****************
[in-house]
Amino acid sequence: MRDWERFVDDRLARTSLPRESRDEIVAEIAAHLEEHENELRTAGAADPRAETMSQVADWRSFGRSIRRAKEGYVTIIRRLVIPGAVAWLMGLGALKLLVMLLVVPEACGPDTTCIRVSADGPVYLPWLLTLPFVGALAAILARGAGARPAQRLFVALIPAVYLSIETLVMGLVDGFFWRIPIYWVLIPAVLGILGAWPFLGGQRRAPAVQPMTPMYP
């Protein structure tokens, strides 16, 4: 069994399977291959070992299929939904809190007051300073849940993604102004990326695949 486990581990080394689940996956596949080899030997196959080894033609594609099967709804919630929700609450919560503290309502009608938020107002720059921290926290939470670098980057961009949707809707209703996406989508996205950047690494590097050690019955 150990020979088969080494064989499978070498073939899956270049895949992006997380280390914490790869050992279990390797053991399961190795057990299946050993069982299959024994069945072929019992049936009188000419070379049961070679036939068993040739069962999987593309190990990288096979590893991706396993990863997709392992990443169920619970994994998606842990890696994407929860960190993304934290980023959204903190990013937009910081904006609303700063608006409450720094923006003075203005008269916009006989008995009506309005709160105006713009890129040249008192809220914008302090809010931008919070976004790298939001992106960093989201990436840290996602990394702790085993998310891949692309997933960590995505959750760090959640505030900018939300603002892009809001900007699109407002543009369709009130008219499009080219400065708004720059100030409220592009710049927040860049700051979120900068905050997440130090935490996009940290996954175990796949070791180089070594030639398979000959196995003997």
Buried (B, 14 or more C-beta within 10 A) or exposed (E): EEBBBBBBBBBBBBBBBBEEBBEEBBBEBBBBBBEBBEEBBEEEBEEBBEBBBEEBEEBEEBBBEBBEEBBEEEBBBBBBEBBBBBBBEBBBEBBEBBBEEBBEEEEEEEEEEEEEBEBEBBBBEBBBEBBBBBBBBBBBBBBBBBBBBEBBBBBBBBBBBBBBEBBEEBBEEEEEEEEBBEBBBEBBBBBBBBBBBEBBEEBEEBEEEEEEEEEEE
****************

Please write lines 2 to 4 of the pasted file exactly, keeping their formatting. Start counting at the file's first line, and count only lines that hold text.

Amino acid sequence: MRDWERFVDDRLARTSLPRESRDEIVAEIAAHLEEHENELRTAGAADPRAETMSQVADWRSFGRSIRRAKEGYVTIIRRLVIPGAVAWLMGLGALKLLVMLLVVPEACGPDTTCIRVSADGPVYLPWLLTLPFVGALAAILARGAGARPAQRLFVALIPAVYLSIETLVMGLVDGFFWRIPIYWVLIPAVLGILGAWPFLGGQRRAPAVQPMTPMYP
């Protein structure tokens, strides 16, 4: 069994399977291959070992299929939904809190007051300073849940993604102004990326695949 486990581990080394689940996956596949080899030997196959080894033609594609099967709804919630929700609450919560503290309502009608938020107002720059921290926290939470670098980057961009949707809707209703996406989508996205950047690494590097050690019955 150990020979088969080494064989499978070498073939899956270049895949992006997380280390914490790869050992279990390797053991399961190795057990299946050993069982299959024994069945072929019992049936009188000419070379049961070679036939068993040739069962999987593309190990990288096979590893991706396993990863997709392992990443169920619970994994998606842990890696994407929860960190993304934290980023959204903190990013937009910081904006609303700063608006409450720094923006003075203005008269916009006989008995009506309005709160105006713009890129040249008192809220914008302090809010931008919070976004790298939001992106960093989201990436840290996602990394702790085993998310891949692309997933960590995505959750760090959640505030900018939300603002892009809001900007699109407002543009369709009130008219499009080219400065708004720059100030409220592009710049927040860049700051979120900068905050997440130090935490996009940290996954175990796949070791180089070594030639398979000959196995003997």
Buried (B, 14 or more C-beta within 10 A) or exposed (E): EEBBBBBBBBBBBBBBBBEEBBEEBBBEBBBBBBEBBEEBBEEEBEEBBEBBBEEBEEBEEBBBEBBEEBBEEEBBBBBBEBBBBBBBEBBBEBBEBBBEEBBEEEEEEEEEEEEEBEBEBBBBEBBBEBBBBBBBBBBBBBBBBBBBBEBBBBBBBBBBBBBBEBBEEBBEEEEEEEEBBEBBBEBBBBBBBBBBBEBBEEBEEBEEEEEEEEEEE